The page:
The degree of change cannot be overestimated for these gentle souls. When you first meet them, they are still in shock and really have no idea what's happened, they just know their world has been rocked. They try to carry on.

If they look around the room and see a crate, it's often the only familiar thing in the room. If they are really fortunate, there's another greyhound there, which will calm and soothe the newly retired racer. These are really the only two things that can cause them to feel like their world isn't over.

When we suggest getting two greyhounds, it's not because we want to move 2 greyhounds Into homes. When a newly retired greyhound sees another greyhound, it makes them feel all is still right with the world. Even a short visit can make a world of difference to your new hound's confidence.

Alone Training

Sometimes the transition from track to home goes very smoothly and a greyhound adapts quickly. Other times, it takes more work. The best thing you can do for your new greyhound is to train them how to be alone, if you have to leave them for extended periods every day. This does take some time, but it's an investment in having a happy and contented hound.

You can find resources and tips about Alone Training on our website and help in our Facebook groups. Simple things can also help. Having a friend drop by or hiring a dog walker for a mid day walk if you can't be there yourself can make a big difference while your new hound is learning. Leaving the radio or TV on for them can also help. And remember, most hounds do learn, it just takes some time. More tips can be found under RESOURCES and on our Facebook page.

If you aren't able to adopt two greyhounds, try finding a greyhound buddy to walk with. Check with one of our reps to see if you can set up a buddy walk with another newly retired hound.  If you can't find a greyhound buddy to walk with, try to find a walking buddy of another breed.

If you find your new greyhound "statues" during walks, it's not because they are stubborn.  It's because they are overwhelmed with all the new sights and sounds in their world.  Try making walks shorter, and if you can find a quieter area to walk in, that can help, too.

These suggestions can help the transition go more smoothly. As always, if you're having trouble or concerns, drop us a line. We're here to help.


About Fostering a Retired Racer for CGAP

Foster homes are the backbone of most greyhound adoption groups, and this holds true for CGAP in a big way.

The Work

Let's talk about the learning opportunities first. A greyhound off the track will need some minimal training. We don't require you to do extensive training (although there's nothing wrong with that if you'd like to), all we ask is some regular turnouts with praise when your foster hound does his business. Greyhounds are already crate trained from their previous employment, so really, all that's required is to transfer that training to apply to the whole house. Most ex-racers have little difficulty with house training.

A newly retired greyhound might disrupt your home schedule to a degree, depending on how he manages being alone for the first time in his life. If you have to go out all day, and you have no other pets to keep the foster greyhound company, you can expect some anxiety from your hound, in many cases. It takes a while to train a greyhound to be happy on their own, as they have always had company. We can help with that, but it does take some time. Some greyhounds never manage to be alone, and this is important information for us to have in order to make a placement that will work well for both the adoptive family and the hound.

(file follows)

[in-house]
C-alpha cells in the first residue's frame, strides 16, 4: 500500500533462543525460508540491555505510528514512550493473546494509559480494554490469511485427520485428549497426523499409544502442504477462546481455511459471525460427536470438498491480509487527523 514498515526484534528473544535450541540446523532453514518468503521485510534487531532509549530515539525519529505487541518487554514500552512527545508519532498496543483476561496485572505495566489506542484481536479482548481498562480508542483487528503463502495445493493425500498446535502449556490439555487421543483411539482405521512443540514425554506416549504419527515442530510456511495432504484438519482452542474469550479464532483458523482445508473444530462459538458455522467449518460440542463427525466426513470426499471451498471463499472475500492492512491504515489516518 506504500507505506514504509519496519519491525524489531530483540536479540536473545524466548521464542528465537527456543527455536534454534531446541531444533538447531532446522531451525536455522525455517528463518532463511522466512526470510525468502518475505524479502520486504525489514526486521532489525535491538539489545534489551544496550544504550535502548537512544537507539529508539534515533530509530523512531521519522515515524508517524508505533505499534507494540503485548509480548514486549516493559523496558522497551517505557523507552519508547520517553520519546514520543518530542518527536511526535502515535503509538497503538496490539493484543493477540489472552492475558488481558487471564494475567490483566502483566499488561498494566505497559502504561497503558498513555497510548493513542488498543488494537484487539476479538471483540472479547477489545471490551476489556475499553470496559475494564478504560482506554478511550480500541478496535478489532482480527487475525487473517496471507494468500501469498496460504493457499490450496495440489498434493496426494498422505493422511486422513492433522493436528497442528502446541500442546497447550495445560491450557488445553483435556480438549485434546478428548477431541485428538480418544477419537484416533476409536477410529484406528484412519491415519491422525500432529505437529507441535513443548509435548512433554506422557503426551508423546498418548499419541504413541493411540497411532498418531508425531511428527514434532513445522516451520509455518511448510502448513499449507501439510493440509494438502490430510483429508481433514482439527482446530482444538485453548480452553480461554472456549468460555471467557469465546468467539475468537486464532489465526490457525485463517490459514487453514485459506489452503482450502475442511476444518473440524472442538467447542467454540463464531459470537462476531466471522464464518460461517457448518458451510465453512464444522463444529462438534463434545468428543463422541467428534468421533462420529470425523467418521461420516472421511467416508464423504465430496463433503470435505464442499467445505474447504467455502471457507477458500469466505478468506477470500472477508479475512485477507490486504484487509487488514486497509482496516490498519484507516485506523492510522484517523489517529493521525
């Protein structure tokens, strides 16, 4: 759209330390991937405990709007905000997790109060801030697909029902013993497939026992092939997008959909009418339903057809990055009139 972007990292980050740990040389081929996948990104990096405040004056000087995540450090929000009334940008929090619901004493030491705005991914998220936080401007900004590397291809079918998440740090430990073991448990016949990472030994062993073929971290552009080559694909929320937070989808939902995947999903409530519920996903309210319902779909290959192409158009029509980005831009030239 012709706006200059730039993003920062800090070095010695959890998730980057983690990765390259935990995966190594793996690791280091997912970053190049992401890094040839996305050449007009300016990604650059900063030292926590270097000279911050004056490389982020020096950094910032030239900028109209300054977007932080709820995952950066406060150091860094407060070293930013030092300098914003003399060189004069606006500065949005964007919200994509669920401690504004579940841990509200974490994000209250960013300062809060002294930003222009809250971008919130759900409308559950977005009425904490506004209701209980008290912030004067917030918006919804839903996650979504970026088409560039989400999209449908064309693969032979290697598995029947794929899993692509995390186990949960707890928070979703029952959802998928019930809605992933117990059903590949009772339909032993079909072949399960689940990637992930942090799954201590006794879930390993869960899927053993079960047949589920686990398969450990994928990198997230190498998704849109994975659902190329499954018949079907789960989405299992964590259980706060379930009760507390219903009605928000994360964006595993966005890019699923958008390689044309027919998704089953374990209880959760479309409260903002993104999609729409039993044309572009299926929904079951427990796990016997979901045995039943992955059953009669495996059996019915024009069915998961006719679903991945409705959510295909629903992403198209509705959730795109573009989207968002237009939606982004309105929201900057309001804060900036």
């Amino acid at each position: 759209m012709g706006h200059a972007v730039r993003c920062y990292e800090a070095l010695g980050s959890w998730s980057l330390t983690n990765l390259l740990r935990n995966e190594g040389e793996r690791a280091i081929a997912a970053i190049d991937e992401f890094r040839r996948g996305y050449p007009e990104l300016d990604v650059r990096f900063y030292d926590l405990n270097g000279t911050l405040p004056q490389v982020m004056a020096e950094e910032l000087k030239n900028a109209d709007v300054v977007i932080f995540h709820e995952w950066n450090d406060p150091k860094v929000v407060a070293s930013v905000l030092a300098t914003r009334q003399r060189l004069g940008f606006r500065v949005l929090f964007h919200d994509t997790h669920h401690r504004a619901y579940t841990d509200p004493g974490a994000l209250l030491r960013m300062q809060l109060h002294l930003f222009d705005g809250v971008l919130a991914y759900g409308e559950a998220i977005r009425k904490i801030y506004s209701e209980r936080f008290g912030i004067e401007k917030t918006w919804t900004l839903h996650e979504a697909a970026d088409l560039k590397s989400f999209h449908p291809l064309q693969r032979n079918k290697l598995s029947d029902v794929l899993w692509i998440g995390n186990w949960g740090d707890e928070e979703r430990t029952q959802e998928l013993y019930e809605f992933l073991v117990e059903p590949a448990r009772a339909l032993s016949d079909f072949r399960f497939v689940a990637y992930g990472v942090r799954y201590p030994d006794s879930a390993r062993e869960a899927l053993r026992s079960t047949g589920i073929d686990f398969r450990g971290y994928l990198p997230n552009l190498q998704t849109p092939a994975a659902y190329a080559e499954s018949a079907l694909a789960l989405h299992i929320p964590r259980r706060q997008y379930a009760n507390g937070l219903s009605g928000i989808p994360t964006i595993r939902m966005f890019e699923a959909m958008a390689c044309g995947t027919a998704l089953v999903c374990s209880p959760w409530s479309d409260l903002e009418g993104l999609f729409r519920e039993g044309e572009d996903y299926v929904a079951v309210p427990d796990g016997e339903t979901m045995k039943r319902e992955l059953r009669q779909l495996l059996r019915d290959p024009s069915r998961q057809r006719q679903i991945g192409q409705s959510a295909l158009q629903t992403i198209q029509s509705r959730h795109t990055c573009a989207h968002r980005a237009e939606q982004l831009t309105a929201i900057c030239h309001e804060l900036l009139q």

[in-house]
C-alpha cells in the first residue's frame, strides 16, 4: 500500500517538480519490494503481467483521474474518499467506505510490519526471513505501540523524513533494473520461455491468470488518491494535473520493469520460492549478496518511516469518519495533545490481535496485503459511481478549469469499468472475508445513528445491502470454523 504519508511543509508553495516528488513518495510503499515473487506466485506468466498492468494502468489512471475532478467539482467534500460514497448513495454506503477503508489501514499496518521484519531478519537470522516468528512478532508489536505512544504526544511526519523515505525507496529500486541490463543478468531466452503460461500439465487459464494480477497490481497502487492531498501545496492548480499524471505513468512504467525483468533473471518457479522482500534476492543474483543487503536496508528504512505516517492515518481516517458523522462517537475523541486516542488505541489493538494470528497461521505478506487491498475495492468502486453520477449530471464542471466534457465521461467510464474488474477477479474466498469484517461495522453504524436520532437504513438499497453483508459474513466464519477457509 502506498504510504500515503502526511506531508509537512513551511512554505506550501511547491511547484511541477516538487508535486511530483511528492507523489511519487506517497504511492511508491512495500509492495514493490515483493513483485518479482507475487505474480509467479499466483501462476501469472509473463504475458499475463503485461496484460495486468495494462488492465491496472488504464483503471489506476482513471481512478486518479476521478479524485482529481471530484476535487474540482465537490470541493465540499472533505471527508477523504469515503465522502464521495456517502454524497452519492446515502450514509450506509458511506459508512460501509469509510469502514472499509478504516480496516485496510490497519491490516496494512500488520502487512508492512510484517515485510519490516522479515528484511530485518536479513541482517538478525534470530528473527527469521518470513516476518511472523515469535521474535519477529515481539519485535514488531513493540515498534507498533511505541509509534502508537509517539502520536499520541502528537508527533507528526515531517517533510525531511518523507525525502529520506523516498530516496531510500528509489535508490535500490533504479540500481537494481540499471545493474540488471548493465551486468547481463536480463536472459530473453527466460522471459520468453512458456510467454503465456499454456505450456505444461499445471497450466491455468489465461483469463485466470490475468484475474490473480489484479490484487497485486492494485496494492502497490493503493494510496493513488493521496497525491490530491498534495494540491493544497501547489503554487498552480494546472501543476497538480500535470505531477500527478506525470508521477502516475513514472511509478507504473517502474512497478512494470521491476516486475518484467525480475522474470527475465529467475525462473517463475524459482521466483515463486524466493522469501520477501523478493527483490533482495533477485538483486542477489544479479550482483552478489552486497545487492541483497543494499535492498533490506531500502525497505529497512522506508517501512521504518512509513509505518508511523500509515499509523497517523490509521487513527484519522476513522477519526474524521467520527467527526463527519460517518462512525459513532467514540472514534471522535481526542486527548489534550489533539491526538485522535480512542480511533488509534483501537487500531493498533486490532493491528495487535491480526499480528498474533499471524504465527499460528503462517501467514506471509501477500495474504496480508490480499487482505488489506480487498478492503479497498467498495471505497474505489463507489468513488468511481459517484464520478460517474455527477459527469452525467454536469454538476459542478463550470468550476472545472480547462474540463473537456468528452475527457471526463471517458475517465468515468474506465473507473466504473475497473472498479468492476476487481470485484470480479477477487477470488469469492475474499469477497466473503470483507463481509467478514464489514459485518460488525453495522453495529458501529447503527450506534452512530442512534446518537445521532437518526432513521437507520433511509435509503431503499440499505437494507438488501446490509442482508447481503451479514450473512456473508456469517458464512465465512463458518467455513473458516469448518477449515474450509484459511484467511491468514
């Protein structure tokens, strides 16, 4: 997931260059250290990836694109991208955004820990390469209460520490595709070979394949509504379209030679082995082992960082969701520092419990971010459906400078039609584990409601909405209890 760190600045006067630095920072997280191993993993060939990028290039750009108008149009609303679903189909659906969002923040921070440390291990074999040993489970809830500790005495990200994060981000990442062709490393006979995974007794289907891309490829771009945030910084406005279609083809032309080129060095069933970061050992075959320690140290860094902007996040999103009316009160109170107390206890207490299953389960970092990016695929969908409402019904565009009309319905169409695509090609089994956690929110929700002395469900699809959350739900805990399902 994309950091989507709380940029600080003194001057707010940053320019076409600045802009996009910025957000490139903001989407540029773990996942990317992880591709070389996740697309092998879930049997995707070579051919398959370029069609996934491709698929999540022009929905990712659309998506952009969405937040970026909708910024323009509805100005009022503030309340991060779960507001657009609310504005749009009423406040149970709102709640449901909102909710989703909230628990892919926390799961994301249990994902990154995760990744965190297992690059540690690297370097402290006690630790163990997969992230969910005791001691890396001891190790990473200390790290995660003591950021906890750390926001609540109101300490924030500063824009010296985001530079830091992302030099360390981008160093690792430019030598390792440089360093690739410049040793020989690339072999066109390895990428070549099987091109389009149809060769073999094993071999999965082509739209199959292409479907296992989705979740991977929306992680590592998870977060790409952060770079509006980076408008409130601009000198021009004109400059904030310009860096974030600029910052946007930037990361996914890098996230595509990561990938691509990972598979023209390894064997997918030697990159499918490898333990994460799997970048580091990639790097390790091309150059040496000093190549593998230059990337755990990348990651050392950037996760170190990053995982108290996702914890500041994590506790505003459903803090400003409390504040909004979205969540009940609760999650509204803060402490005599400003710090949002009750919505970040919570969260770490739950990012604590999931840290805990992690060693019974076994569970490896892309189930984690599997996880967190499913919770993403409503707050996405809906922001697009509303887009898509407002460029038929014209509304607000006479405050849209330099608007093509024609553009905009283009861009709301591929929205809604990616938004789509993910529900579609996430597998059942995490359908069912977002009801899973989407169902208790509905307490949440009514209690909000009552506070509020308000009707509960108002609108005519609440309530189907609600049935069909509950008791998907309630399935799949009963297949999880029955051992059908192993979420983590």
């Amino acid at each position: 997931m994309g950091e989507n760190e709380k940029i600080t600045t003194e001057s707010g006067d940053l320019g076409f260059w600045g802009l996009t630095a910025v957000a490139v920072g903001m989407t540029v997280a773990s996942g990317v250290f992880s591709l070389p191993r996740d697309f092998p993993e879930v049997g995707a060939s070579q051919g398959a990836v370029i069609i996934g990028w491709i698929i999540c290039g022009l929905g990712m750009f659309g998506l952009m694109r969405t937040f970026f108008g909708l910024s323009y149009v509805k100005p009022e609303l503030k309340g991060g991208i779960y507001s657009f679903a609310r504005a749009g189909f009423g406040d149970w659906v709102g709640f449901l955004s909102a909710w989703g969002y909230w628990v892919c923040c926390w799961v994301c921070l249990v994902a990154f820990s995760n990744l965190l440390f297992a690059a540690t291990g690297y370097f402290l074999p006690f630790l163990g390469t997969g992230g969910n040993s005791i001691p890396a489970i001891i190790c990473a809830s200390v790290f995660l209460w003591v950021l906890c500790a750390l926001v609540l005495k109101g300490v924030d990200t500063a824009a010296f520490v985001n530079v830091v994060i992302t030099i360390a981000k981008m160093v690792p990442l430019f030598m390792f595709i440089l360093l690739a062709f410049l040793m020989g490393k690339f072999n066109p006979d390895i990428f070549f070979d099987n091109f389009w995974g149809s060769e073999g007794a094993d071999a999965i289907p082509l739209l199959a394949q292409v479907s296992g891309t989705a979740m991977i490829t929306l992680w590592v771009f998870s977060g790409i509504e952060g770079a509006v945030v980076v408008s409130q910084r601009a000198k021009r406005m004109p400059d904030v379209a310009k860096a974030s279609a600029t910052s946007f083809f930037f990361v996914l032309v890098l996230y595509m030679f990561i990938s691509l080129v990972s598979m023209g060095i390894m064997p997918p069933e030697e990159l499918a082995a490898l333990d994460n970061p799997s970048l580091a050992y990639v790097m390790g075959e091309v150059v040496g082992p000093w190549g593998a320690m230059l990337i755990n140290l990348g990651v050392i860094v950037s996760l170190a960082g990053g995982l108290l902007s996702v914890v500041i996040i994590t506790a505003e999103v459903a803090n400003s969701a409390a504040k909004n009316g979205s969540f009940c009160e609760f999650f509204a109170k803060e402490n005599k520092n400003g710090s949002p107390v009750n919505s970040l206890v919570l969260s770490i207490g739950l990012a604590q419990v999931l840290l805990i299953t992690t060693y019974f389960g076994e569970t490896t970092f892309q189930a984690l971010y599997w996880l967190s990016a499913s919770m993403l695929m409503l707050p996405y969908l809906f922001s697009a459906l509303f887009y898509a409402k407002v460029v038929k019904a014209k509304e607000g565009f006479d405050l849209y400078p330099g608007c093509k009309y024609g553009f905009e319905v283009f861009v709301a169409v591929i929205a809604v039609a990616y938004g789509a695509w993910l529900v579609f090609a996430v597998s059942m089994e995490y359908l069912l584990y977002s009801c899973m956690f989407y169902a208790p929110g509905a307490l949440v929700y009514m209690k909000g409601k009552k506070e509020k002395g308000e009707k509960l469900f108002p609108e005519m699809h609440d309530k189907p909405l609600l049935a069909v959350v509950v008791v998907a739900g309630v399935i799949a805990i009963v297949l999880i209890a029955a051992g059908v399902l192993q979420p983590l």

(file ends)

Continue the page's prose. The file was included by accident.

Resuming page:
A bit of leash work is sometimes required for happy walks, and an adjustment to a more urban style of walking. Some greyhounds make this adjustment very smoothly, others will need more practice. Again, this is information that's important for us to know. If a hound is very noise sensitive, we need to find a home that's willing to work with him over a period of time for his placement, either that or one that has a backyard, so that there are alternatives for elimination.

A hound's response to cats, smaller dogs and children is also important to know in many cases. If we have an idea of a greyhound's initial response to these things, we then have a better idea of how much work the adoptive family will need to do.

These issues are important ones for us to know about, and a foster home supplies that information. This makes the liklihood of a good fit for hound and family much higher.

The Upside

Our foster periods are usually quite brief, as we encourage adoptive families to treat the initial transition period of learning about pet life as a bonding experience. People who want pre-trained greyhounds are directed towards other groups.

Getting to spend time with a retired racer is a real treat, these are soulful, loving dogs that can be enchantingly quirky. Fostering is a way of having that experience without having to worry about paying for food or veterinary care, which CGAP covers for all fosters.

The rewarding feeling of helping a particular greyhound learn about pet life, and knowing that you facilitated this change for him or her, is indescribable. This is a rewarding experience that is matched by very few experiences in life. You have helped a hound to be part of a family, and made a difference for every person in that family as well, because without your work, we would not be able to adopt these hounds into loving, good fitting homes. This is what drives most of our foster families to do what they do.

Other foster duties will include things like hosting adoptive families to meet your foster greyhound, and doing some transport of your greyhound, whether to a prospective adoptive home or to a vet if he or she should need a visit(unusual).

If you think you would like to become one of our foster families, we have an online application you can fill out here:



CGAP's 1st Haul, November 30th 2017

We were so happy to receive our first haul of hounds on November 30 from ACT Greyhounds in Florida. Coney and Kallie were pre-adopted, and Fisher, Cutler, Sandy, Honey and Trooper all went into foster homes.  By Christmas, all were in adopted homes, learning how to be pets. Our foster parents, the backbone of our adoption program, did a wonderful job with these hounds! This first haul went very well, and we thank everyone for their support! We are looking forward to another haul soon!